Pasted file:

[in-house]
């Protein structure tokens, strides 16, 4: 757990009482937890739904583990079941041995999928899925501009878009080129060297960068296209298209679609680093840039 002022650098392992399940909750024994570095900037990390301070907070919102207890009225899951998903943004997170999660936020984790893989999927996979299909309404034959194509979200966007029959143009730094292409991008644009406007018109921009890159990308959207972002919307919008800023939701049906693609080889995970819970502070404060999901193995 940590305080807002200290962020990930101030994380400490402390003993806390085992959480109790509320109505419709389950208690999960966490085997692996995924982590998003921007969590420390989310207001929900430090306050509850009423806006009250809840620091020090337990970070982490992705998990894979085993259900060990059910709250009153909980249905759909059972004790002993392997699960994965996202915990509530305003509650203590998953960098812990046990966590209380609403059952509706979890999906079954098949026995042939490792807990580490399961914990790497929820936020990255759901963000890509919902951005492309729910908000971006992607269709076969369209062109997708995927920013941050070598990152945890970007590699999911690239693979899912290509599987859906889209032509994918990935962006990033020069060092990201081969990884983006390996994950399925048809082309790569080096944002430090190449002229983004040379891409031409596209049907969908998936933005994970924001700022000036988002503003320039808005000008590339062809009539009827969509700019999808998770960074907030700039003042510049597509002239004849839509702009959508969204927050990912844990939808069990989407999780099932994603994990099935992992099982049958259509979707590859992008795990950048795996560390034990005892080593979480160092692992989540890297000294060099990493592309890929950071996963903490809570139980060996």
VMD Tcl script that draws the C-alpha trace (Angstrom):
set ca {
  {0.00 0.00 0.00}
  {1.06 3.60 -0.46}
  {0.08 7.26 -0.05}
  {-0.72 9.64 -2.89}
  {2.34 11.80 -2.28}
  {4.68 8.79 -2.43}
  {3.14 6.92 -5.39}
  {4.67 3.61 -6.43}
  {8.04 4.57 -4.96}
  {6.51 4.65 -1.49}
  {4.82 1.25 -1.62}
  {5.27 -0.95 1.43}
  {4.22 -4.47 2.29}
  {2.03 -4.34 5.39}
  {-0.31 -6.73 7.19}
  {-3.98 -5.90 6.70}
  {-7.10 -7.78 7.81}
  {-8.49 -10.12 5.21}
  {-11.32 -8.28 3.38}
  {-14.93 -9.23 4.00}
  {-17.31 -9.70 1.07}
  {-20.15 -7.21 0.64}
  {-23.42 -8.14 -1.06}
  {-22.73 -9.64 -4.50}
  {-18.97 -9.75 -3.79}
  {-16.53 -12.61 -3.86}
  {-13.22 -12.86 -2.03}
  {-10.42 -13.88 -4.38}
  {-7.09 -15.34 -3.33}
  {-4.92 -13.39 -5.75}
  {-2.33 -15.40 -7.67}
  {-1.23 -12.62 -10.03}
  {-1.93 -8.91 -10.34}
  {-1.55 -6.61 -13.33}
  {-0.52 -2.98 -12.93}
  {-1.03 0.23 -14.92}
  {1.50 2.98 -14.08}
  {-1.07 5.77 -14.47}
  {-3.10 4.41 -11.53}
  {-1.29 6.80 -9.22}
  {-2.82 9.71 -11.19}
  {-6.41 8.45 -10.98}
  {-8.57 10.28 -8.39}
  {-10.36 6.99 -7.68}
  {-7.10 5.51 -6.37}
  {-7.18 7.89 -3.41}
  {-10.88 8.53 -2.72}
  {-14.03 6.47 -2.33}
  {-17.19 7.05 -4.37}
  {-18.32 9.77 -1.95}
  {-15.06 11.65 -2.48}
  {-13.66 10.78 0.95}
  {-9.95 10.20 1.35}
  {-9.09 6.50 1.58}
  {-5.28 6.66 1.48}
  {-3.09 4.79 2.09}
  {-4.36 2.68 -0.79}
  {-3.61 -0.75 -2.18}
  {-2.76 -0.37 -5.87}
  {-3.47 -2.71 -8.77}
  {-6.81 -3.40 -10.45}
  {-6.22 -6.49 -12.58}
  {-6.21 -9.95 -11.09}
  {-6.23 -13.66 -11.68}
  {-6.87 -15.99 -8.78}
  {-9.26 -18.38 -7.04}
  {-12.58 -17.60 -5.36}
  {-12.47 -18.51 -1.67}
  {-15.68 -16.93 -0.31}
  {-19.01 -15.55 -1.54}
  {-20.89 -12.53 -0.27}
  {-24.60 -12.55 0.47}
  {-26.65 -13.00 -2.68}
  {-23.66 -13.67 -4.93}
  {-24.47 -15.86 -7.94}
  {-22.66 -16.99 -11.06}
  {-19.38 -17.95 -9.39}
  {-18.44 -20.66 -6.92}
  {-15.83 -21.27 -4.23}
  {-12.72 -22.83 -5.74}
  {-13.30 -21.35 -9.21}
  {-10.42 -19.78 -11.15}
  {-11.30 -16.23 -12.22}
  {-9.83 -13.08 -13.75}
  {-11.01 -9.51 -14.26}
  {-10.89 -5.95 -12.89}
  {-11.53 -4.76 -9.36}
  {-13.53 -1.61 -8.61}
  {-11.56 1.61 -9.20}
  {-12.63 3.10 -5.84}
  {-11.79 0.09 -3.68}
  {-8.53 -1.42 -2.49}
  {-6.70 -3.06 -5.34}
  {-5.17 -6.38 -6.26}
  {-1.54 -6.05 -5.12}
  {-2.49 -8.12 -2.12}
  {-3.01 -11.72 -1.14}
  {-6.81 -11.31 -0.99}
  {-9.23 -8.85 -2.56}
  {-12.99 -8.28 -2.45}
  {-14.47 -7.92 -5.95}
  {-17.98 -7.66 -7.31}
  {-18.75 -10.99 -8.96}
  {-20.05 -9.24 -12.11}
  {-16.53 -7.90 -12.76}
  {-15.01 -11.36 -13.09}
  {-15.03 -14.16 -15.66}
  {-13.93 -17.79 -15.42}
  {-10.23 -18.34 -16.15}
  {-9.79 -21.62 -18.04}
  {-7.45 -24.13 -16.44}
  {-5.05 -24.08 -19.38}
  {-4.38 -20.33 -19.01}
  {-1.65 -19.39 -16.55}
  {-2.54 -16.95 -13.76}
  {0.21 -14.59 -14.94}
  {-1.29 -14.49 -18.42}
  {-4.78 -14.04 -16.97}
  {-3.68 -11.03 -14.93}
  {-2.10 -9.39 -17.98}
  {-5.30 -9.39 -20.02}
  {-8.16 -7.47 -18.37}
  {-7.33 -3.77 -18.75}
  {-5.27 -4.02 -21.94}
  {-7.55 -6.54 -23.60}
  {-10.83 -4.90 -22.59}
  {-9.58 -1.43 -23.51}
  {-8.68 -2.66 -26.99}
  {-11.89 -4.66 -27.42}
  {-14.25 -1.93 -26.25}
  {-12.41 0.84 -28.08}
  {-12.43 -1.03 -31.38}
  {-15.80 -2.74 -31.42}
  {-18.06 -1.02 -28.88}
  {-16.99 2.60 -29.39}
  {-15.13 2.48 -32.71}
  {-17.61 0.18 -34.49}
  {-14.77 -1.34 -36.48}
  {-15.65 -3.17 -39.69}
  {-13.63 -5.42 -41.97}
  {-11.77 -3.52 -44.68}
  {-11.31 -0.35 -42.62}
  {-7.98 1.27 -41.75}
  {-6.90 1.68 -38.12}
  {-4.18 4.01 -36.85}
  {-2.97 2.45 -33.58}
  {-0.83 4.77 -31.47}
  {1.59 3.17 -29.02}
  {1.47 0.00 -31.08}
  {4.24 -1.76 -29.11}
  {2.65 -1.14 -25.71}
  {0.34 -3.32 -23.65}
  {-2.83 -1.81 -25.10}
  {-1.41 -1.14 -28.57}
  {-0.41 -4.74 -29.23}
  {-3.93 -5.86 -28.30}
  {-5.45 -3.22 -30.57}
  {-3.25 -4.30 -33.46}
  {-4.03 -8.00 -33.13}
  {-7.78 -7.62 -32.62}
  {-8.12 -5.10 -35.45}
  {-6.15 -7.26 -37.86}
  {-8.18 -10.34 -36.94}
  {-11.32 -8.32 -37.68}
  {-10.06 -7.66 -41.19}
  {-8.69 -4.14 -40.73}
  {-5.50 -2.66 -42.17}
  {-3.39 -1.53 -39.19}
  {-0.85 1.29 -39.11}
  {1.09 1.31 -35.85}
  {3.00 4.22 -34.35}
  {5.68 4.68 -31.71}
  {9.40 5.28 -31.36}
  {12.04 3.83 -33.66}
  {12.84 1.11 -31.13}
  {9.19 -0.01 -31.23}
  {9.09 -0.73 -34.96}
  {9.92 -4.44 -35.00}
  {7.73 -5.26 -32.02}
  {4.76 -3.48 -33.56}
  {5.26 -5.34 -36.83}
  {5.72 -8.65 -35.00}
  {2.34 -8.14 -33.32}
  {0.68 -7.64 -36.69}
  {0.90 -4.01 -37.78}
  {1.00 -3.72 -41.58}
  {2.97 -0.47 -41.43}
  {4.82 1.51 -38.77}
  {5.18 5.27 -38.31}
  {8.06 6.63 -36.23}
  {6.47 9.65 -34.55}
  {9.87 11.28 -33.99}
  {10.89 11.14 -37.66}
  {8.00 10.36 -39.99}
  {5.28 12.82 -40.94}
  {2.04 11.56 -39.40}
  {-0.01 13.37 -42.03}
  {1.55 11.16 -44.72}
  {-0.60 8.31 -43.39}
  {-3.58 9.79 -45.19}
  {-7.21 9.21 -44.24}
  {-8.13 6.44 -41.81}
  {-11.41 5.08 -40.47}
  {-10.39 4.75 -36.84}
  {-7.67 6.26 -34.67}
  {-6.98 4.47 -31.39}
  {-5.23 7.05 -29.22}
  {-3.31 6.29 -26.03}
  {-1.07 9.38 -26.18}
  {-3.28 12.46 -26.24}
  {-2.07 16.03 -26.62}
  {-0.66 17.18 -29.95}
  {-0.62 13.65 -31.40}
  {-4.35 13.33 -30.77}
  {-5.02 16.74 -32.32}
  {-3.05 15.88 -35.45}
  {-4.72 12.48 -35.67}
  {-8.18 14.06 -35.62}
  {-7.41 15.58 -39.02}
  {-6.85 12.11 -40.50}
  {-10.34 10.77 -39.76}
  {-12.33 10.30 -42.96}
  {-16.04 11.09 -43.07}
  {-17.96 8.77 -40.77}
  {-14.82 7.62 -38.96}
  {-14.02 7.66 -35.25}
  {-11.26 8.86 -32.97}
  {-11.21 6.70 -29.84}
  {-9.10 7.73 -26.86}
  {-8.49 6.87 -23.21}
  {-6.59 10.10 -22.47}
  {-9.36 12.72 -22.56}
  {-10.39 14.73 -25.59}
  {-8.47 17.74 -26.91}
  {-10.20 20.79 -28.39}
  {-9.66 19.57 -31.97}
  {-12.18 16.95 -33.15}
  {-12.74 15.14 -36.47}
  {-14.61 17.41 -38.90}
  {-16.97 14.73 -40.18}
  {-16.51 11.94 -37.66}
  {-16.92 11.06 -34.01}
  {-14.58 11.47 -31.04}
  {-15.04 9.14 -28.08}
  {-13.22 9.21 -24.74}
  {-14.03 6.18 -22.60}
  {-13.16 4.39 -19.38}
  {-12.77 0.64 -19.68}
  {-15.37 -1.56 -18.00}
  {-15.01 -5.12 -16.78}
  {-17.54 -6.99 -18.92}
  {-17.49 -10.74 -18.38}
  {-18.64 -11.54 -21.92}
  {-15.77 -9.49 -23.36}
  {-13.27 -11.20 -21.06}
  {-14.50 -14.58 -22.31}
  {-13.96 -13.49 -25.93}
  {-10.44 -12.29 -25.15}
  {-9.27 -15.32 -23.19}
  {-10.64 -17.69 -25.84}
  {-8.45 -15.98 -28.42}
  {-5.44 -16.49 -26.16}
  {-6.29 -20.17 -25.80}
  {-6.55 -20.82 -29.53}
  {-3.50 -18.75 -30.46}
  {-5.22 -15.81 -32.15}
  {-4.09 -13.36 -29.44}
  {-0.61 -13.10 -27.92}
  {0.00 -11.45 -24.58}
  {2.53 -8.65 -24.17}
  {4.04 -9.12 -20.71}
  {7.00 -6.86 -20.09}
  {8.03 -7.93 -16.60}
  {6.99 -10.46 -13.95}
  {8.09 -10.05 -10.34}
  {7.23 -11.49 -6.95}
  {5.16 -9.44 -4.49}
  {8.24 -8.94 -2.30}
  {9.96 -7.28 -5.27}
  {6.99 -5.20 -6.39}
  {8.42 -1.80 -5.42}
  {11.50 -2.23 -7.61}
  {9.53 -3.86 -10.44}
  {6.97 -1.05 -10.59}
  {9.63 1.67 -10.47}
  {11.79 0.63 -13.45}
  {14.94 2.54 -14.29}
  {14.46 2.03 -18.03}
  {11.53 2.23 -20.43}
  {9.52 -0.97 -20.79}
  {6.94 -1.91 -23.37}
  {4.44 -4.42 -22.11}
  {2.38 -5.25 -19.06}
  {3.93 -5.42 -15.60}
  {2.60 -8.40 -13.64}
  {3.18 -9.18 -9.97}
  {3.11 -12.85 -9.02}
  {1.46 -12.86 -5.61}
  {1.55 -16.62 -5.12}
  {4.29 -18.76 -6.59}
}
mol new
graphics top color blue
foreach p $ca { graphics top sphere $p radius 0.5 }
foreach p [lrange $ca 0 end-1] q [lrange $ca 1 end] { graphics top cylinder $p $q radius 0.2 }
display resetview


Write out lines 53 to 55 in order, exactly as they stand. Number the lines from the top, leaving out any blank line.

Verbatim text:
  {-17.19 7.05 -4.37}
  {-18.32 9.77 -1.95}
  {-15.06 11.65 -2.48}